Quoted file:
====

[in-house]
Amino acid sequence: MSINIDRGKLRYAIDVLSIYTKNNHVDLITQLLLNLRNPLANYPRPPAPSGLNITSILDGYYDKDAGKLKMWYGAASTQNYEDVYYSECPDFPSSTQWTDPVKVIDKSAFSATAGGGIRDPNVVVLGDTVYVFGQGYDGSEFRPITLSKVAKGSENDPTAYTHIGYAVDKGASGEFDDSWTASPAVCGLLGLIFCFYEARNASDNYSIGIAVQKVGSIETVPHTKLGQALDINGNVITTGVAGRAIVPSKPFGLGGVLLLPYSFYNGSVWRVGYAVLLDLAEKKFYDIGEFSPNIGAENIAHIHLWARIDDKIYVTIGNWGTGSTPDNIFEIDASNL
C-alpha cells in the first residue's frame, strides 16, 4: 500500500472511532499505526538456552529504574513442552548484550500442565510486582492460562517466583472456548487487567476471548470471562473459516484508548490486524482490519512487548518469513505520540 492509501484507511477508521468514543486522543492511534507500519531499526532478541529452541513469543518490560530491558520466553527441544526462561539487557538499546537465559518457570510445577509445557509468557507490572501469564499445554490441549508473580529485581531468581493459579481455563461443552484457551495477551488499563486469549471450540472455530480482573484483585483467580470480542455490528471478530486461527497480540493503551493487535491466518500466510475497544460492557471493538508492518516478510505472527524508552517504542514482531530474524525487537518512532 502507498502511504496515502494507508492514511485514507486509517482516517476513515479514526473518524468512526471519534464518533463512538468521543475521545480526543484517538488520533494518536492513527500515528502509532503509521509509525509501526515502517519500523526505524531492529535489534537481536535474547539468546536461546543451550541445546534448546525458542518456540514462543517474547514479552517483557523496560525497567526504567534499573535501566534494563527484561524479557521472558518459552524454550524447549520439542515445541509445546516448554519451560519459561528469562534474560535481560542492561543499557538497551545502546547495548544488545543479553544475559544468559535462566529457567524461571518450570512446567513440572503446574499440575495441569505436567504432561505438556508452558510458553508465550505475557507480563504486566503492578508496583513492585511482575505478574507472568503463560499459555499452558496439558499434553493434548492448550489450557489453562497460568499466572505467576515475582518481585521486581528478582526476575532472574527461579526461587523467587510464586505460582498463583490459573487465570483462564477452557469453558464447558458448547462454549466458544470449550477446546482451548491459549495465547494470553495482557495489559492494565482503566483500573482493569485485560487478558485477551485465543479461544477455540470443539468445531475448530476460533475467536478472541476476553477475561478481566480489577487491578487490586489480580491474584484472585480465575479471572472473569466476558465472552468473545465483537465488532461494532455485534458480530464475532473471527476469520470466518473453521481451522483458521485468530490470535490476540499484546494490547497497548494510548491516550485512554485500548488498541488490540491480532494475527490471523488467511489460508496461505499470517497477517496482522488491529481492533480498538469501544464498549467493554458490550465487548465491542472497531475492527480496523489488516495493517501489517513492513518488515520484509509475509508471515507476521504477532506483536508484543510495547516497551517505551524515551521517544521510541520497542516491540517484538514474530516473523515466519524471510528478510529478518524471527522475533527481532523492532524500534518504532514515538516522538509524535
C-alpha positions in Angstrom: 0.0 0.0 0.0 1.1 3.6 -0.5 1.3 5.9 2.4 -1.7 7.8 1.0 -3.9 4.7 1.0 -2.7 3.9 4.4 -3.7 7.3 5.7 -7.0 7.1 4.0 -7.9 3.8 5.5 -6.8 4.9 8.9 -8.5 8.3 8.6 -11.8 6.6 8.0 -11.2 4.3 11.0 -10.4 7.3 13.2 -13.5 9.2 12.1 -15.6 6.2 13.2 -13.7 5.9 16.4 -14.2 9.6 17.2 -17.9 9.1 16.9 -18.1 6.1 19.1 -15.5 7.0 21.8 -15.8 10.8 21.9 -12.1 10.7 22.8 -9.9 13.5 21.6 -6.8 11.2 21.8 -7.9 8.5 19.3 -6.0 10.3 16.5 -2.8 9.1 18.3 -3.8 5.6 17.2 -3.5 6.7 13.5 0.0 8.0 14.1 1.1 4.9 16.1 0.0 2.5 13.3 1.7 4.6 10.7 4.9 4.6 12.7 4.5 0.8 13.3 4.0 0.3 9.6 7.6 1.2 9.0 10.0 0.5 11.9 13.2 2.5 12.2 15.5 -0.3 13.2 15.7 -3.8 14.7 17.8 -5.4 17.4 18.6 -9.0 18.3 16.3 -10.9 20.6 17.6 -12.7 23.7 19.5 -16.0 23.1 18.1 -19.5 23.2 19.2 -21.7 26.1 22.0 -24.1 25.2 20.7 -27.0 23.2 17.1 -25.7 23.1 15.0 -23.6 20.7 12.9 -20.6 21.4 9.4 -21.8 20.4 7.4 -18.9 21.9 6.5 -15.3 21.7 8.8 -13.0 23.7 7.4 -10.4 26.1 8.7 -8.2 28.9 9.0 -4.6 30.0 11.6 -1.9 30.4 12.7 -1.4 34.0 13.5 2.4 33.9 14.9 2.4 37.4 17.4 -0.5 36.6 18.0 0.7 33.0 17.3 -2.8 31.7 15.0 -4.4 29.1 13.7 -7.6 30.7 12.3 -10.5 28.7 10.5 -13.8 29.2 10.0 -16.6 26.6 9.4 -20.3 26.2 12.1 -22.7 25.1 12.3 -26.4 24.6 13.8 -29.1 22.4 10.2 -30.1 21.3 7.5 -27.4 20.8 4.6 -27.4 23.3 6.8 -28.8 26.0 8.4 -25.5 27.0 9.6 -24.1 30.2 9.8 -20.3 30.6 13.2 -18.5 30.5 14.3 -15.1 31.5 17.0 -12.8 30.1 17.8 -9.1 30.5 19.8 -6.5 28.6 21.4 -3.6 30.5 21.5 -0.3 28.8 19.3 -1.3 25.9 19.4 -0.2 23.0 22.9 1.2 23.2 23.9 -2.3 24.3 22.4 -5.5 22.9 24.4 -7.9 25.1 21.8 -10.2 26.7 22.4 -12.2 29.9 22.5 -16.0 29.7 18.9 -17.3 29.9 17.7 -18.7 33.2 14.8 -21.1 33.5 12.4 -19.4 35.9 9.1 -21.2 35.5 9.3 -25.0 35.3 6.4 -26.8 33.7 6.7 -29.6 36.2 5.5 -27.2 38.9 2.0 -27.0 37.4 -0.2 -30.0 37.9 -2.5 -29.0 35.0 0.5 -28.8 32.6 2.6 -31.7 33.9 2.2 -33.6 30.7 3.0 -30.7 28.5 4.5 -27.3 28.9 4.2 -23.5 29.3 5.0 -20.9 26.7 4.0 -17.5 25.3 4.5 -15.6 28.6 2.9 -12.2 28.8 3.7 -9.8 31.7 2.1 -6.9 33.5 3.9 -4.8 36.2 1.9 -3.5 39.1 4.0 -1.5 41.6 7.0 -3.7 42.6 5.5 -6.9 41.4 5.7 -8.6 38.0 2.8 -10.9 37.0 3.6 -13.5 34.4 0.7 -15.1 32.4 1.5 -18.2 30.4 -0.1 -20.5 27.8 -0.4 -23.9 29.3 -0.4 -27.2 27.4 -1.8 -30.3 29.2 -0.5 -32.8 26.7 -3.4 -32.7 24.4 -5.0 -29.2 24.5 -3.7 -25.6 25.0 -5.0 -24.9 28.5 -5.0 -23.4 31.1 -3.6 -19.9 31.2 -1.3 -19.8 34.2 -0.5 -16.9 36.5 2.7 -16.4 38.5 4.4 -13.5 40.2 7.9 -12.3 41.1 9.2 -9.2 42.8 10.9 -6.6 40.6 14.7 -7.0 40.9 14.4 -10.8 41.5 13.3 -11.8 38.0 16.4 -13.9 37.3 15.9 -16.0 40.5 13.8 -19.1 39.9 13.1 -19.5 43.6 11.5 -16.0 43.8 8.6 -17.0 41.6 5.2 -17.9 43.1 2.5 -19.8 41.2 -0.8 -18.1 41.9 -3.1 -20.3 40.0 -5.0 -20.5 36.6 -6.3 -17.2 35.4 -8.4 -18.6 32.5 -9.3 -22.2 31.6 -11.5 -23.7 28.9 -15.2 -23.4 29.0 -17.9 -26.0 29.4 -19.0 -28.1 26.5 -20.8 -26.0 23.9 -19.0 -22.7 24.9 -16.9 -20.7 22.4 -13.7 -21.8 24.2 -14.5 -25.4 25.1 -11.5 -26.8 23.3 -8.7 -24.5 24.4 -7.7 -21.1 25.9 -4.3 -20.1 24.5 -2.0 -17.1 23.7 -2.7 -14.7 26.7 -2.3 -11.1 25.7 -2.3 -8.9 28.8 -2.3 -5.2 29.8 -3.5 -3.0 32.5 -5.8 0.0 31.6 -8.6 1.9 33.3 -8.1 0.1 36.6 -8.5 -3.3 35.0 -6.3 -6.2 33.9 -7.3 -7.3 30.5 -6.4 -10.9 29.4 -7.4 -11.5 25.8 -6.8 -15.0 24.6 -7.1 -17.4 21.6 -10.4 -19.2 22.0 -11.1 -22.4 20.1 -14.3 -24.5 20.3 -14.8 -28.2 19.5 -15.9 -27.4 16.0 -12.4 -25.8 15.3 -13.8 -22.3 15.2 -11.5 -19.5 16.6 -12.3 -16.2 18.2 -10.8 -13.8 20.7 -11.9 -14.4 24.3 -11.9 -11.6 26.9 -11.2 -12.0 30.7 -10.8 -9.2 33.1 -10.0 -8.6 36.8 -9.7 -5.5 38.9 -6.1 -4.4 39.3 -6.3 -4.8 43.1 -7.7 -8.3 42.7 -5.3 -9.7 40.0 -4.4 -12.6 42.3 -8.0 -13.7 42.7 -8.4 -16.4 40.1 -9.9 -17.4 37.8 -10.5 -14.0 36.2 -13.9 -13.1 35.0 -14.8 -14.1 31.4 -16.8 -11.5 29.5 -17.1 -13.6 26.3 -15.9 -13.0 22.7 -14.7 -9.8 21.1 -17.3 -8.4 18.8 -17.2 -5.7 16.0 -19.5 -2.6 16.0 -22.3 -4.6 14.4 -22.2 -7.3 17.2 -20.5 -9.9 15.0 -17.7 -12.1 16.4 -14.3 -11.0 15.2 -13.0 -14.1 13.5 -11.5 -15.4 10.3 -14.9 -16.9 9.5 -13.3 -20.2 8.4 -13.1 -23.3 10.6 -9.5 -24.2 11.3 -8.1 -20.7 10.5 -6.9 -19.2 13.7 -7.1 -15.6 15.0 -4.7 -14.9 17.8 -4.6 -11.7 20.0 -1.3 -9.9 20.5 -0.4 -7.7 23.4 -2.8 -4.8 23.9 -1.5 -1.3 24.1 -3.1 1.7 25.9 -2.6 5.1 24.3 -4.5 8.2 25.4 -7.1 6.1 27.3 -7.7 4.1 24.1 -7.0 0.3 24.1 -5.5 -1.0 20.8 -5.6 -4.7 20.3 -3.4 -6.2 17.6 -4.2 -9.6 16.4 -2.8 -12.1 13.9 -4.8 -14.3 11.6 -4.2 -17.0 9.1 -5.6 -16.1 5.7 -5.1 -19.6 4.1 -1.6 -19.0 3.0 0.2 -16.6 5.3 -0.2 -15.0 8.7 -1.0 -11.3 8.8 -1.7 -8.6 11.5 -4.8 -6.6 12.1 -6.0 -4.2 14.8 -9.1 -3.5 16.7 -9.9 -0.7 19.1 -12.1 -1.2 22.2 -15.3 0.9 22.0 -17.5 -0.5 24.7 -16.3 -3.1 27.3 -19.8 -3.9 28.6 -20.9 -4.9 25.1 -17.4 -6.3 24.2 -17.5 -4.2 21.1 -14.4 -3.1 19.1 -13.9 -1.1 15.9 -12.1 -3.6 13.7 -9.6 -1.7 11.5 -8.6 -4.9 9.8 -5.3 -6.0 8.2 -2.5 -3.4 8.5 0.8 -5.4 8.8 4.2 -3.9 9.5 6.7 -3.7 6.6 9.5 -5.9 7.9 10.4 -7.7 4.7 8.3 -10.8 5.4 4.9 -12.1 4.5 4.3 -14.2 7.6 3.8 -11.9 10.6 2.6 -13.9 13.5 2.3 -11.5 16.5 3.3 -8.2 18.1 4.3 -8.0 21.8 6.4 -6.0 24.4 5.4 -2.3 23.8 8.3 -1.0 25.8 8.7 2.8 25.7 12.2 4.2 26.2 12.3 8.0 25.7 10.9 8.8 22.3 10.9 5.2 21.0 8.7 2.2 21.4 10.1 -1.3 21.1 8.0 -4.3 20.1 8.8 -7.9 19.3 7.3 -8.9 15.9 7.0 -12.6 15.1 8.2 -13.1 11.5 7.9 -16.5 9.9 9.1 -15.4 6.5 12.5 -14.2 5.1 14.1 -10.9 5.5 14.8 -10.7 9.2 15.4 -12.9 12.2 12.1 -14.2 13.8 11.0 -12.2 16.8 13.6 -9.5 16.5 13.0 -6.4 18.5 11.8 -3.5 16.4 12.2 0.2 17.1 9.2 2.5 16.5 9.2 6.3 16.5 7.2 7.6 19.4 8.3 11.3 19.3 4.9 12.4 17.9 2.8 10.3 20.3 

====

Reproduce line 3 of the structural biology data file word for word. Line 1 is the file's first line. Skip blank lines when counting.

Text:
C-alpha cells in the first residue's frame, strides 16, 4: 500500500472511532499505526538456552529504574513442552548484550500442565510486582492460562517466583472456548487487567476471548470471562473459516484508548490486524482490519512487548518469513505520540 492509501484507511477508521468514543486522543492511534507500519531499526532478541529452541513469543518490560530491558520466553527441544526462561539487557538499546537465559518457570510445577509445557509468557507490572501469564499445554490441549508473580529485581531468581493459579481455563461443552484457551495477551488499563486469549471450540472455530480482573484483585483467580470480542455490528471478530486461527497480540493503551493487535491466518500466510475497544460492557471493538508492518516478510505472527524508552517504542514482531530474524525487537518512532 502507498502511504496515502494507508492514511485514507486509517482516517476513515479514526473518524468512526471519534464518533463512538468521543475521545480526543484517538488520533494518536492513527500515528502509532503509521509509525509501526515502517519500523526505524531492529535489534537481536535474547539468546536461546543451550541445546534448546525458542518456540514462543517474547514479552517483557523496560525497567526504567534499573535501566534494563527484561524479557521472558518459552524454550524447549520439542515445541509445546516448554519451560519459561528469562534474560535481560542492561543499557538497551545502546547495548544488545543479553544475559544468559535462566529457567524461571518450570512446567513440572503446574499440575495441569505436567504432561505438556508452558510458553508465550505475557507480563504486566503492578508496583513492585511482575505478574507472568503463560499459555499452558496439558499434553493434548492448550489450557489453562497460568499466572505467576515475582518481585521486581528478582526476575532472574527461579526461587523467587510464586505460582498463583490459573487465570483462564477452557469453558464447558458448547462454549466458544470449550477446546482451548491459549495465547494470553495482557495489559492494565482503566483500573482493569485485560487478558485477551485465543479461544477455540470443539468445531475448530476460533475467536478472541476476553477475561478481566480489577487491578487490586489480580491474584484472585480465575479471572472473569466476558465472552468473545465483537465488532461494532455485534458480530464475532473471527476469520470466518473453521481451522483458521485468530490470535490476540499484546494490547497497548494510548491516550485512554485500548488498541488490540491480532494475527490471523488467511489460508496461505499470517497477517496482522488491529481492533480498538469501544464498549467493554458490550465487548465491542472497531475492527480496523489488516495493517501489517513492513518488515520484509509475509508471515507476521504477532506483536508484543510495547516497551517505551524515551521517544521510541520497542516491540517484538514474530516473523515466519524471510528478510529478518524471527522475533527481532523492532524500534518504532514515538516522538509524535